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exhibiting 101
Demystifying Drayage
Read this primer for a better understanding of drayage, as well as six ways to mitigate the wild-card nature of its impact on your program's expenses. By Candy Adams
Any time exhibitors talk about their shrinking budgets and escalating trade show expenses, material-handling (aka drayage) costs will invariably make it into the discussion. It's inevitable because these costs are impossible to estimate when you sign up for booth space 12 months in advance. For many years, exhibitors have named material handling as the most inflated – and infuriating – nonproductive show expense. In fact, the Advocacy Committee of the Exhibit and Event Marketers Association (E2MA) cited a case study at the 2013 Red Diamond Congress on the subject. In reviewing eight major trade shows between 1996 and 2013, it found that while installation-and-dismantle labor costs increased by 21 percent, material handling increased by 257 percent.

So let's take a look at what drayage fees really cover. Just for fun, compare the cost of shipping your exhibit freight across the country to that of your material handling. You might find that your drayage fees exceed the cost of your cross-country shipment. How is this possible, you ask? There are many variables that factor into estimating drayage, from the way it's calculated to the type of freight you're shipping. So before you can learn how to save on material handling, you have to know what, exactly, you're paying for.


Calculating Drayage
Drayage is billed to exhibitors by the hundredweight (CWT) of freight for the round-trip services provided by the general service contractor (GST), who is the exclusive provider of material-handling services. Your carrier will weigh your shipment (subtracting the weight of the trailer with and without your freight loaded to determine the freight's net weight) and purchase a certified weight slip attesting to this official weight. To compute drayage costs this weight is always rounded up to the next hundred, so 301 pounds would be calculated as 4 CWT, although some GSC's give you a few pounds of leeway before rounding up.

The rate you're charged for material handling is based on seven factors, including where the freight is being delivered (advance warehouse versus show site), whether it's delivered within the time frames specified in the exhibitor services manual, the weight noted on the certified weight slip(s) of all your inbound freight with a minimum weight per shipment (usually 2 to 3 CWT), the type of transportation carrier delivering it (common versus specialized carrier), the kind of freight being unloaded (crated, mixed, or blanket-wrap) and the percentage of each type, whether special handling applies, and if your shipment is handled on overtime. But even with those factors in mind, it's still hard to wrap our minds around the high cost of drayage. So, what other factors are at play when it comes to calculating material-handling costs?

Exhibitors rarely think about the planning involved with moving thousands of pounds of freight long before the show begins. Those expenses include renting marshaling-yard space near convention halls and hotels, placing equipment such as mobile offices and portable scales in the marshaling yard, paying staff to direct the material-handling process from the marshaling yard to the docks, operating equipment such as forklifts and dollies, paying Teamster labor to check in the shipments as they arrive, processing the billing paperwork, and driving the forklifts, and supervising freight delivery. And don't forget the personnel at the GSC's service desk who'll be inputting all your drayage information to generate your final invoice and distribute the multicolored empty labels that improve end-of-show return of boxes, cases, crates, and pallets. Then there are uniform material-handling agreements to distribute as exhibitors sign off on their overall GSC invoices that allow the GSC to relinquish exhibitors' freight to the designated carriers.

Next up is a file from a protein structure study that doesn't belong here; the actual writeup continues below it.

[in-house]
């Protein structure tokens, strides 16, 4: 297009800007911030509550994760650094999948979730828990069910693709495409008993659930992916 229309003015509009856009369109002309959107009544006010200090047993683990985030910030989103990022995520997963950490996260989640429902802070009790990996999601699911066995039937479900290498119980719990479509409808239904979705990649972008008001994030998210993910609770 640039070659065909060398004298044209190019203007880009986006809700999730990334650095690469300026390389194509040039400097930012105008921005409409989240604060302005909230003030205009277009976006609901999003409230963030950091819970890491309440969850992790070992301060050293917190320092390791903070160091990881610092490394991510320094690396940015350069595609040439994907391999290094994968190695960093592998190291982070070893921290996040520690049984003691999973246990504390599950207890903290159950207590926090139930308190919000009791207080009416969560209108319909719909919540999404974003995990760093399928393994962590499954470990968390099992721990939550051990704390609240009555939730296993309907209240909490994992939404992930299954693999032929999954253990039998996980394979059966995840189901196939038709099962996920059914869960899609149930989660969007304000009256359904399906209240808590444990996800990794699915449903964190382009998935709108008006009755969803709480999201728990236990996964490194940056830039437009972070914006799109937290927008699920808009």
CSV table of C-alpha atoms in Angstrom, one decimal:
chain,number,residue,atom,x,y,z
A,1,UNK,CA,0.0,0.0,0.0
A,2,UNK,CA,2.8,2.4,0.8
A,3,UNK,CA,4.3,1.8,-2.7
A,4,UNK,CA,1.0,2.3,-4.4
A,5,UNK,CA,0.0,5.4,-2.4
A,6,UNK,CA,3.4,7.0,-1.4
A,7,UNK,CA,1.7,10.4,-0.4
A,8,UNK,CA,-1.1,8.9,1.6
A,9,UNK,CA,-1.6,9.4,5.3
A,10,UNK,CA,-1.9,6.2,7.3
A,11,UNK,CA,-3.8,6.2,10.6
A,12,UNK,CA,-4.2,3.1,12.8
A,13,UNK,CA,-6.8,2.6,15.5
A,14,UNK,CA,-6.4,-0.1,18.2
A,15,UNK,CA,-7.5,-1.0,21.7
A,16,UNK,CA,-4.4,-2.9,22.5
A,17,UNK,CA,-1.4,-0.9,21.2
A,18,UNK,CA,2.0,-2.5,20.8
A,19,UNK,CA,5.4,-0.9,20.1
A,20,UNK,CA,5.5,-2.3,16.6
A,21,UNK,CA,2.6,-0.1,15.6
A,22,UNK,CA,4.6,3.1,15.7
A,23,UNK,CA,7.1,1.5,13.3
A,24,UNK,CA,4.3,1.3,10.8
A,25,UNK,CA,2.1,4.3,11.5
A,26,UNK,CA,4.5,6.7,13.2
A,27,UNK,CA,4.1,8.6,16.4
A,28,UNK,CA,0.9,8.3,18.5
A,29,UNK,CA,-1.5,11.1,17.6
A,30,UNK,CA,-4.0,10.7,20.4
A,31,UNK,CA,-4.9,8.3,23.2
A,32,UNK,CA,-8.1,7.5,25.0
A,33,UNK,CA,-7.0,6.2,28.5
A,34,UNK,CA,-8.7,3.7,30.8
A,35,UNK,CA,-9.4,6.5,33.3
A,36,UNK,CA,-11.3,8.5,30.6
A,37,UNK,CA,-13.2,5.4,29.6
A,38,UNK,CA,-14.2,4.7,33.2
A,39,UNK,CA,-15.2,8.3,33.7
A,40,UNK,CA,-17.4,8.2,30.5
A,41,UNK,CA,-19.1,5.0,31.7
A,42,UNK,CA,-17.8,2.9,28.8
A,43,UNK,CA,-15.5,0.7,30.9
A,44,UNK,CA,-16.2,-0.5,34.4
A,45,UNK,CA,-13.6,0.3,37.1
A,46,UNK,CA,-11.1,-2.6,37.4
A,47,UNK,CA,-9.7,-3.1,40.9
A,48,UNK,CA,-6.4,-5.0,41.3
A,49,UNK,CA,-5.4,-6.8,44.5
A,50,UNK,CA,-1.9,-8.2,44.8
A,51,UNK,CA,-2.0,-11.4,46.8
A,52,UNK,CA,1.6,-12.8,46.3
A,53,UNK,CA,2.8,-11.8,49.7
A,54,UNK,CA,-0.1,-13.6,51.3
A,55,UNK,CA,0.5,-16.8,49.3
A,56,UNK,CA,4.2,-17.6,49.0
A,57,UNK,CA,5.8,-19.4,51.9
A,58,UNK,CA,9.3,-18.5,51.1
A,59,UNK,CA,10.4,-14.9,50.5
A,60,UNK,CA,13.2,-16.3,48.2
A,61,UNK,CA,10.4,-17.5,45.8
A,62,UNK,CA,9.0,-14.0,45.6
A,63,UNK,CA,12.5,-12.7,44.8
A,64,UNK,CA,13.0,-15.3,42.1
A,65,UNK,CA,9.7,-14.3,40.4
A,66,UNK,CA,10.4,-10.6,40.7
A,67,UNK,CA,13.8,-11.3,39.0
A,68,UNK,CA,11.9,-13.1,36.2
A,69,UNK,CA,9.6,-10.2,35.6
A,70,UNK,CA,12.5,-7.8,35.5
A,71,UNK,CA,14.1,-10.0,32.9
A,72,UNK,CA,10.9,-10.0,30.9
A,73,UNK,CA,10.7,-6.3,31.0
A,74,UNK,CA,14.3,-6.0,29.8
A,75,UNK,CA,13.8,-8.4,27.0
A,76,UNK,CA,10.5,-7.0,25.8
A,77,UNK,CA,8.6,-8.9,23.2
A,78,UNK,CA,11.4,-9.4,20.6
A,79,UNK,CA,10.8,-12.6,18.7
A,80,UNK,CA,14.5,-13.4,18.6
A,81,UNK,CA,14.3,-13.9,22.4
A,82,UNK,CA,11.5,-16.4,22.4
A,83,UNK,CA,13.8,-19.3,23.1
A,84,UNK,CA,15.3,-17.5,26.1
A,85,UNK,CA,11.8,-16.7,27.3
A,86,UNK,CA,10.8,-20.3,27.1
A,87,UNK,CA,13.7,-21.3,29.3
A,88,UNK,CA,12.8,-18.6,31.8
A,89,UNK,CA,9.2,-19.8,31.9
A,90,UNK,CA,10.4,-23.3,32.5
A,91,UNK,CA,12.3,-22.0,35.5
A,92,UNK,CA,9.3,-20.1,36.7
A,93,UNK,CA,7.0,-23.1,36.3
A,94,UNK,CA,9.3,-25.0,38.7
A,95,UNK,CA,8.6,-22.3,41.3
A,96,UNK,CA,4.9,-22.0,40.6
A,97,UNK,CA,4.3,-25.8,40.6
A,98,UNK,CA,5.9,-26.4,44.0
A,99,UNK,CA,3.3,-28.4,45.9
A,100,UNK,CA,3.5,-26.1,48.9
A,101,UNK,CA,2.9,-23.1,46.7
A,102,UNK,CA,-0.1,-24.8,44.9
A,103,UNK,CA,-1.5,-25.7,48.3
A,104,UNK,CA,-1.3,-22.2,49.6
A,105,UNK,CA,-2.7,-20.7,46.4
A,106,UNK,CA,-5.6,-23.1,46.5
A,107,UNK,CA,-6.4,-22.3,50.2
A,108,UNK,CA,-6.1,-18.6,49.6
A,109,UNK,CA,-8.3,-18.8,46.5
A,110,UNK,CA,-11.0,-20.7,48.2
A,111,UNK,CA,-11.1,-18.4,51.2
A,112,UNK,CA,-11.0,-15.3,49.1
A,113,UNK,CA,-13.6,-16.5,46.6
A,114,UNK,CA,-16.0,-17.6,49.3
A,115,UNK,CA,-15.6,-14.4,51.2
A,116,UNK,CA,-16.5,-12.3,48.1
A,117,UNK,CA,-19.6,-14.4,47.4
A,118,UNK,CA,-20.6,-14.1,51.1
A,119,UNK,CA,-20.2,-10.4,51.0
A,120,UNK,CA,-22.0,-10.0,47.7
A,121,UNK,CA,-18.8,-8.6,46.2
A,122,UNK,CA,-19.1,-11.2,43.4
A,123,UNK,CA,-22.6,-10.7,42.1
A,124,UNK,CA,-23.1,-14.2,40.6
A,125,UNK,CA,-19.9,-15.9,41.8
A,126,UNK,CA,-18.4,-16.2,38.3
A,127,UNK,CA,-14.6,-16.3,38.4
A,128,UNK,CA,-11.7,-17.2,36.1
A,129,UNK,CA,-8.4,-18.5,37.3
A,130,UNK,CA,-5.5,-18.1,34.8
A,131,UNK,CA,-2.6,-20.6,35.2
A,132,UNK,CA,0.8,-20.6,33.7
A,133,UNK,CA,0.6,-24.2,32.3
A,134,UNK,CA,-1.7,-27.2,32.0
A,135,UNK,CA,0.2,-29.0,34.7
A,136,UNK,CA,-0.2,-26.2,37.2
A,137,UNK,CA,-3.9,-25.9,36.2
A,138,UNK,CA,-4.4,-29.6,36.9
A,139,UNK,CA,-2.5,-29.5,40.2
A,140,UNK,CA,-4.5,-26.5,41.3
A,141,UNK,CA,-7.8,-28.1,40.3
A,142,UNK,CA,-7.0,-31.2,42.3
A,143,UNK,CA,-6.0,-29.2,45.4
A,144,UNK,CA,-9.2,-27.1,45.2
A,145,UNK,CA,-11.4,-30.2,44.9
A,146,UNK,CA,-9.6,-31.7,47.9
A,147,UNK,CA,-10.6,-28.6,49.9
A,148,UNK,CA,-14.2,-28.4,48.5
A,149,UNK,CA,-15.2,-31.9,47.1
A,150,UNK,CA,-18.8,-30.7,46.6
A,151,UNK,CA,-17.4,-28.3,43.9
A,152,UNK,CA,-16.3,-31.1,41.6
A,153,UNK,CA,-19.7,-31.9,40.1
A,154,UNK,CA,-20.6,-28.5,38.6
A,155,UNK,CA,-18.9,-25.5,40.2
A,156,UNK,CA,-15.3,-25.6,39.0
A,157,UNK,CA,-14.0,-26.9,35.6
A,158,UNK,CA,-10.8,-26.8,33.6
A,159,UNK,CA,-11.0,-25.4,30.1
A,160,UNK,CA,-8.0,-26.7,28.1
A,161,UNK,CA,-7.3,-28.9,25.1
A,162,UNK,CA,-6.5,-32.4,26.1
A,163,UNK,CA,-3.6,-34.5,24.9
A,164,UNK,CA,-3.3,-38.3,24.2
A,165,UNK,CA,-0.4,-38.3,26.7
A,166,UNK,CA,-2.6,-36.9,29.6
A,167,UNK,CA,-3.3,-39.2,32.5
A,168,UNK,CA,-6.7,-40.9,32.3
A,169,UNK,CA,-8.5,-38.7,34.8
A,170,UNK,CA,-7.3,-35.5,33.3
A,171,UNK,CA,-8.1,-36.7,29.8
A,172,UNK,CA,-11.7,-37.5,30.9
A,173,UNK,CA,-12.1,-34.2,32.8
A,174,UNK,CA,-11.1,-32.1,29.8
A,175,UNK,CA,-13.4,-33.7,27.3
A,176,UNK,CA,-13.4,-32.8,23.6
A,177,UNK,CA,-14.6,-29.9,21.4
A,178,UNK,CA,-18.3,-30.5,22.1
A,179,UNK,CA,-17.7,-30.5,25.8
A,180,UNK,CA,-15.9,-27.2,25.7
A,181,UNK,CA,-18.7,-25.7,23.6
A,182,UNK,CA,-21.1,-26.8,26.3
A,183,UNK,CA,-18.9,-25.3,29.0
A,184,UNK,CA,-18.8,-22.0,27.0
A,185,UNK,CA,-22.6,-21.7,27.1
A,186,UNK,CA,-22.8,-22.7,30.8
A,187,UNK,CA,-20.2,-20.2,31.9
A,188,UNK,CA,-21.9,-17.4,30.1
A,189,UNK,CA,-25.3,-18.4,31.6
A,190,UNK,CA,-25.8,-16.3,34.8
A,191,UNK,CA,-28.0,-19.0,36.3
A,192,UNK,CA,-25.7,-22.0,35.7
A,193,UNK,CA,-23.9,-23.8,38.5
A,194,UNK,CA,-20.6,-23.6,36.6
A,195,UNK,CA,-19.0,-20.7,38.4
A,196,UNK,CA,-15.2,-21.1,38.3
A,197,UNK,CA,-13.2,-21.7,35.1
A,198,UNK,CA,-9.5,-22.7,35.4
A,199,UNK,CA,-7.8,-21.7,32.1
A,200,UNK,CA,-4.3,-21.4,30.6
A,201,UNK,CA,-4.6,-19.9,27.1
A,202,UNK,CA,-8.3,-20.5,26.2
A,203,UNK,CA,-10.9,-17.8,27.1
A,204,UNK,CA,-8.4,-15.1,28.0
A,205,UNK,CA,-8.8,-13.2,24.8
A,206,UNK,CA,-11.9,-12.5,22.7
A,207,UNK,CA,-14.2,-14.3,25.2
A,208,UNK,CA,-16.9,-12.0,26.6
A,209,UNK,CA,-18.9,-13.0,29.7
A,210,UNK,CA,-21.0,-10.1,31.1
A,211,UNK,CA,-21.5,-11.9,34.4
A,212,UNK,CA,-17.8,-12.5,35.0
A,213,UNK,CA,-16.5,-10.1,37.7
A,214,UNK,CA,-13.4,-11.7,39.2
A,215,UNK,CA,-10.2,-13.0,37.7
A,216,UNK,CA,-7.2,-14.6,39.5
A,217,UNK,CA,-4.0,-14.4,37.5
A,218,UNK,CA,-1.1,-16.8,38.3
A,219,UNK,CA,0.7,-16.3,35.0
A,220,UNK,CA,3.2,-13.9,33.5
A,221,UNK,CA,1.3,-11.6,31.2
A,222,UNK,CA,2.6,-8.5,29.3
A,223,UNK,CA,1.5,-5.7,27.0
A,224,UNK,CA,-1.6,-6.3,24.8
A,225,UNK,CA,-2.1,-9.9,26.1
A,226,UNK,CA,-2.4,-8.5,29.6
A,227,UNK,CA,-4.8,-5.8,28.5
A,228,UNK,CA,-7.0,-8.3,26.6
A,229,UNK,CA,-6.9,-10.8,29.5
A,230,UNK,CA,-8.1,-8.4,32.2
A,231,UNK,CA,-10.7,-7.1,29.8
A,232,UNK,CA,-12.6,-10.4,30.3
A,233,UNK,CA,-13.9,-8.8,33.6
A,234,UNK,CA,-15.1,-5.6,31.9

Clearly, there are more players and steps involved than just schlepping your freight from your truck to your booth space and back, although GSCs admit that material handling is a major moneymaker.

If you don't think that list adequately justifies the material-handling rates that exhibitors are being charged, you may be right. In addition to the transparent costs listed above, some show managers request that the GSC roll other show-related costs into exhibitors' material-handling fees by using cost-shifting to create what's known as a "zero invoice" for the show manager or organizer (essentially divvying up all the infrastructural expenses of hosting an event among the exhibiting companies via revenue generated by their drayage bills). These extras can include products and services needed for the overall show, such as the production and hanging of aisle signage, aisle carpeting/tape and labor to lay it on the show floor, attendee and exhibitor registration counters and stools, decorative entrance units, informational and directional signage, and masking drape and furnishing of common areas and show offices.


COST CONTROL
It's impossible to predict drayage rates with total certainty, as there are myriad variables. But by understanding these factors, you'll be better prepared to proactively mitigate material-handling fees.

1. Where your freight is delivered. According to the 2015 Exhibition and Event Industry Labor Rates Survey, shipping to the advance warehouse costs an average of $102.88 per CWT, whereas shipping directly to the show site costs $96.96 per CWT.

2. Whether it's delivered within the required time frame. Freight delivered outside the time frame specified in the exhibitor services manual will be subject to additional fees.

3. The weight on the certified weight slip(s) of all your inbound freight. General service contractors typically charge a minimum weight per shipment (usually 2 to 3 CWT), and usually round up to the nearest CWT.